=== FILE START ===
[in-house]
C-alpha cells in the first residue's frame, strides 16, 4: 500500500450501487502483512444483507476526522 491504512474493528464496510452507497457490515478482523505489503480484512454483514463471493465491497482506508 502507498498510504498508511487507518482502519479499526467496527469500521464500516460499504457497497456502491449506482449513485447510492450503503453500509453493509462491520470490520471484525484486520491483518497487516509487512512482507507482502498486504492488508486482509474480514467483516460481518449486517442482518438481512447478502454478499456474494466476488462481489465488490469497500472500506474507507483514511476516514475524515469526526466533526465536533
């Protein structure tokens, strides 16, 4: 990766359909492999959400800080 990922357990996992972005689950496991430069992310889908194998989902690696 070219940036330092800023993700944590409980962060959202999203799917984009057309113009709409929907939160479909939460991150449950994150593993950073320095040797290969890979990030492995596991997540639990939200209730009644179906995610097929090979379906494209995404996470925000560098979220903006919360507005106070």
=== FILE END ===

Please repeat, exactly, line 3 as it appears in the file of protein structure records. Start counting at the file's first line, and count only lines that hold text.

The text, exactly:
């Protein structure tokens, strides 16, 4: 990766359909492999959400800080 990922357990996992972005689950496991430069992310889908194998989902690696 070219940036330092800023993700944590409980962060959202999203799917984009057309113009709409929907939160479909939460991150449950994150593993950073320095040797290969890979990030492995596991997540639990939200209730009644179906995610097929090979379906494209995404996470925000560098979220903006919360507005106070």